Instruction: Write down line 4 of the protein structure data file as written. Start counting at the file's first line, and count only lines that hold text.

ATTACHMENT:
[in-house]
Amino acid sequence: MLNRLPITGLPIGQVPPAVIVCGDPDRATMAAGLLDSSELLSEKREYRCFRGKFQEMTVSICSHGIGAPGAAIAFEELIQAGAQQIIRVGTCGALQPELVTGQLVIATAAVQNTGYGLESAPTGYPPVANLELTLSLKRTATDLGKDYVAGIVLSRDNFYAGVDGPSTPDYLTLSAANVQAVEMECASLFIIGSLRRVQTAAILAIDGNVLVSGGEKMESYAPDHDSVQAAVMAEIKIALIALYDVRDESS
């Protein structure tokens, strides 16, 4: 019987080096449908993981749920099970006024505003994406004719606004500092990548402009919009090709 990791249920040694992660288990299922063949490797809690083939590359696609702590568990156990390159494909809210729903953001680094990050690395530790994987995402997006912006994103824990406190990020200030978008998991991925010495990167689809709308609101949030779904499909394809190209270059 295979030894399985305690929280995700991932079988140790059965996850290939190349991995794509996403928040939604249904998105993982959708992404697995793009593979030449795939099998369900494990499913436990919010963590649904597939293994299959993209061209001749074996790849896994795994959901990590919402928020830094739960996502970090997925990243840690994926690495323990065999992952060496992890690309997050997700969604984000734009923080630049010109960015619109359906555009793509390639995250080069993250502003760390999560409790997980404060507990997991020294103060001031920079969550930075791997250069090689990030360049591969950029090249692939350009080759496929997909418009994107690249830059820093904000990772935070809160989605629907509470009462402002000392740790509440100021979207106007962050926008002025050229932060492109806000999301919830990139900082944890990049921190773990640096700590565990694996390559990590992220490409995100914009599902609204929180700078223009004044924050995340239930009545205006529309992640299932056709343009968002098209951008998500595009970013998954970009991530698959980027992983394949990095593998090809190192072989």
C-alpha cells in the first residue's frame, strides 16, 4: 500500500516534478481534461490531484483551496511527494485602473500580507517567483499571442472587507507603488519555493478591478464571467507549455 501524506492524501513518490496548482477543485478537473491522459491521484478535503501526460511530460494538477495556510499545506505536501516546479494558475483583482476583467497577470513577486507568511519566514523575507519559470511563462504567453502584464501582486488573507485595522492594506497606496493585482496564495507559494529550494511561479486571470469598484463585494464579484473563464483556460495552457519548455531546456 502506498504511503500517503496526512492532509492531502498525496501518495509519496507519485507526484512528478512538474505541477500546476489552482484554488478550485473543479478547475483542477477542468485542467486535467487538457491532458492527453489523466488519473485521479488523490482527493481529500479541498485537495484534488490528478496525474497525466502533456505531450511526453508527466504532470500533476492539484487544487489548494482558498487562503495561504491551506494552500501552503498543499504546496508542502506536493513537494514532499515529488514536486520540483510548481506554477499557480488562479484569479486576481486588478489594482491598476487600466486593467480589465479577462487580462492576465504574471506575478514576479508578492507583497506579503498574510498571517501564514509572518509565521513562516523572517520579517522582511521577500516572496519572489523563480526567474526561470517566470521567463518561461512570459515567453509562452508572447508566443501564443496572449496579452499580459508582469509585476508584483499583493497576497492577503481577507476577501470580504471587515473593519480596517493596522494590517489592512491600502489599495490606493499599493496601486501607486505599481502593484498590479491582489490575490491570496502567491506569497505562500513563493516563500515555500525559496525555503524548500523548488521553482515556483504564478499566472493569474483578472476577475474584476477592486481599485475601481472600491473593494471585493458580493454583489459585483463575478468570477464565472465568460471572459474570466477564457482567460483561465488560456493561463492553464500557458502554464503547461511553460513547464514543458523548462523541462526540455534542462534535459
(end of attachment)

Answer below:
C-alpha cells in the first residue's frame, strides 16, 4: 500500500516534478481534461490531484483551496511527494485602473500580507517567483499571442472587507507603488519555493478591478464571467507549455 501524506492524501513518490496548482477543485478537473491522459491521484478535503501526460511530460494538477495556510499545506505536501516546479494558475483583482476583467497577470513577486507568511519566514523575507519559470511563462504567453502584464501582486488573507485595522492594506497606496493585482496564495507559494529550494511561479486571470469598484463585494464579484473563464483556460495552457519548455531546456 502506498504511503500517503496526512492532509492531502498525496501518495509519496507519485507526484512528478512538474505541477500546476489552482484554488478550485473543479478547475483542477477542468485542467486535467487538457491532458492527453489523466488519473485521479488523490482527493481529500479541498485537495484534488490528478496525474497525466502533456505531450511526453508527466504532470500533476492539484487544487489548494482558498487562503495561504491551506494552500501552503498543499504546496508542502506536493513537494514532499515529488514536486520540483510548481506554477499557480488562479484569479486576481486588478489594482491598476487600466486593467480589465479577462487580462492576465504574471506575478514576479508578492507583497506579503498574510498571517501564514509572518509565521513562516523572517520579517522582511521577500516572496519572489523563480526567474526561470517566470521567463518561461512570459515567453509562452508572447508566443501564443496572449496579452499580459508582469509585476508584483499583493497576497492577503481577507476577501470580504471587515473593519480596517493596522494590517489592512491600502489599495490606493499599493496601486501607486505599481502593484498590479491582489490575490491570496502567491506569497505562500513563493516563500515555500525559496525555503524548500523548488521553482515556483504564478499566472493569474483578472476577475474584476477592486481599485475601481472600491473593494471585493458580493454583489459585483463575478468570477464565472465568460471572459474570466477564457482567460483561465488560456493561463492553464500557458502554464503547461511553460513547464514543458523548462523541462526540455534542462534535459